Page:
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Small business

The black market boom

February 7, 2014
Cash: hugely attractive to some businesses.

Cash: hugely attractive to some businesses.

Three things happened in the past week that sparked my curiosity in the underground economy. A tradie mate admitted he gives customers a discount if they pay in cash with no transaction recorded. A friend returning from Argentina mentioned he purchased his currency on the street, thereby getting more for his buck. And, on suspecting my cleaner hasn’t been declaring all his income, I asked him to start providing me with a receipt each fortnight.

I’m particularly sensitive to this issue because, being a passionate Greek, I have watched the beautiful Mediterranean nation tragically disintegrate over the past six years in part due to the pervasiveness of its underground economy. The latest figures released by the OECD indicate it comprises 25 per cent of Greece’s GDP, which means approximately $30 billion in tax revenue is sacrificed each year.

At the moment it’s not really a big issue in Australia. According to the World Bank, the underground economy here makes up about 15 per cent of GDP – but that figure is disputed by the Australian Bureau of Statistics, which reckons it’s more like 2 per cent. The problem is that identifying an accurate measure is tough since the underground economy is, you know, underground.

Even if the scale of the problem is negligible, it’s worth considering the potential ramifications if the lure of saving money means the practice expands. So who are the main culprits? According to the ABS, it’s small businesses with either zero or just a few employees. Those operating in repair work, catering, personal care and domestic services are the most likely to be tempted to the dark side.

But even though there are greater numbers of small businesses finagling the Tax Office, the reality is that it’s the massive multinationals profiting the most. They do it via ‘transfer pricing’, which is when companies (such as Google and Apple) pay little tax in Australia despite generating millions, and sometimes billions, in revenue by the establishment of accounts in low-tax countries like Ireland.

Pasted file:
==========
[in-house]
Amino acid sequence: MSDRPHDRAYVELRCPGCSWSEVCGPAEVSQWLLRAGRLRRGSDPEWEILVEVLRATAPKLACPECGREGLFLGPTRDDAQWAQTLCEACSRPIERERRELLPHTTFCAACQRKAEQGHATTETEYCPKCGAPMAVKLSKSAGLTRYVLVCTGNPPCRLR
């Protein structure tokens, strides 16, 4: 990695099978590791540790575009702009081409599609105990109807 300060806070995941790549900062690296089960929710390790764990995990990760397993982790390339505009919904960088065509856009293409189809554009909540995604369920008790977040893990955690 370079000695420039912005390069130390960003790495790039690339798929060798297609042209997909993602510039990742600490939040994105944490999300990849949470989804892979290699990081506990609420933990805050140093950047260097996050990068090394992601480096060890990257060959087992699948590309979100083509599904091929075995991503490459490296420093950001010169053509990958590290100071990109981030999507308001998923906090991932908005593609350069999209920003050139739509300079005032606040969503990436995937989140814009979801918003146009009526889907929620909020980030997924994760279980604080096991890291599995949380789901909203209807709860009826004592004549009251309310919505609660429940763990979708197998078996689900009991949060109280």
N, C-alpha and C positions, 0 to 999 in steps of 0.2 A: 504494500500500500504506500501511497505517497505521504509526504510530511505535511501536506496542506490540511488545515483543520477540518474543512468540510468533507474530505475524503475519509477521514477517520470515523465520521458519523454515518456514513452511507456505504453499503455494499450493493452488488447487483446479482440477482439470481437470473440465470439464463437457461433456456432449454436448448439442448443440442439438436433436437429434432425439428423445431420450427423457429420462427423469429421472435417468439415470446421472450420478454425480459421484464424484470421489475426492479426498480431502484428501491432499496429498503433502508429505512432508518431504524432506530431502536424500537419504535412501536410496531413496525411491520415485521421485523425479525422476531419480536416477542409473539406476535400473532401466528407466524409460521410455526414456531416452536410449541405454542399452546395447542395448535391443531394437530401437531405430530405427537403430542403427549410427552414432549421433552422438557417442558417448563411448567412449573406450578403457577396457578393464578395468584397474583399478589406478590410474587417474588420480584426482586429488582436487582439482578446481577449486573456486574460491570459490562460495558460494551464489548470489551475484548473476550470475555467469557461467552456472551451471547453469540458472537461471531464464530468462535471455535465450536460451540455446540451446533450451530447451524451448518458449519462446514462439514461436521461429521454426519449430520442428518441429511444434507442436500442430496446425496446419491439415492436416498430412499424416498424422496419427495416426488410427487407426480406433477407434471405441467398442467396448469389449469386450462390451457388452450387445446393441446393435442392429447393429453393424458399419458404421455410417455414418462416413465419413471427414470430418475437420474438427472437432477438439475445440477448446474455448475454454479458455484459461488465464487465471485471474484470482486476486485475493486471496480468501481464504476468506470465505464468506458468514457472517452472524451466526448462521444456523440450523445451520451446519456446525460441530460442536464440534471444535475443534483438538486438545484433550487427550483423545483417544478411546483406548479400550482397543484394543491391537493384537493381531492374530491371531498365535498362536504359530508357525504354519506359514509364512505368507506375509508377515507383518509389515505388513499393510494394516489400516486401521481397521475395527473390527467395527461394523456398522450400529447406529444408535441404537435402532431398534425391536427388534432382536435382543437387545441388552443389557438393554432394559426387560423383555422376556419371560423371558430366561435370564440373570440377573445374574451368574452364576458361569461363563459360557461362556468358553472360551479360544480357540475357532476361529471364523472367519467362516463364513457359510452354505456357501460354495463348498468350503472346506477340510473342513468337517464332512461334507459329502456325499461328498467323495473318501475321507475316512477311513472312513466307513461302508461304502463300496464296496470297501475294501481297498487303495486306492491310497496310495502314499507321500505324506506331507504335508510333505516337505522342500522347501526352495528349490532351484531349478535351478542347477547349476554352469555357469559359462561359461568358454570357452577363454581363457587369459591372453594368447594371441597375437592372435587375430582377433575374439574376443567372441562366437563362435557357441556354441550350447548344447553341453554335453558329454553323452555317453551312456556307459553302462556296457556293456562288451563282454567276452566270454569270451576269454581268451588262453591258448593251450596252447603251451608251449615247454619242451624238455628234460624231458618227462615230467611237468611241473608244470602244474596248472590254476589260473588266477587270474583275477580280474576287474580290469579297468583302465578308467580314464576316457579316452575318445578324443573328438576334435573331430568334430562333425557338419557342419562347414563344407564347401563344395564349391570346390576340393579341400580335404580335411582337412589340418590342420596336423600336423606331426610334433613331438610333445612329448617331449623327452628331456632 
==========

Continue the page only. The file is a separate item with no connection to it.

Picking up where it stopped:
The difference is that what those big companies do is legal. What the rest of us do, however, in our pursuit of a cheaper service or a lower tax bill, is not.

The GST was supposed to fix the problem. The Howard government claimed the introduction of an ABN would curb the underground economy because it heightened the chances of such behaviour being detected. As the Treasurer Peter Costello professed at the time: “This tax cracks down on the black economy, and that's the whole idea of it.”

But that was not to be the case. An analysis a few years later by the Taxpayers’ Research Foundation concluded the underground economy had actually increased by 1 per cent. The author of that study was Christopher Bajada, an economist at the University of Technology Sydney, whose estimates a decade later indicate it’s now even worse, amounting to $100 billion a year.

One of the studies conducted by Dr Bajada looked at the unemployed and their role in the underground economy. He discovered it’s not uncommon for people to be “officially unemployed”, which means they derive an income not only from welfare benefits but also from their black market activities. 

While that may not be surprising, what is surprising is his conclusion that this combination of income is “likely” to be higher than what the unemployed would get from a legitimate job. The incentive to cheat is clearly there and not insignificant.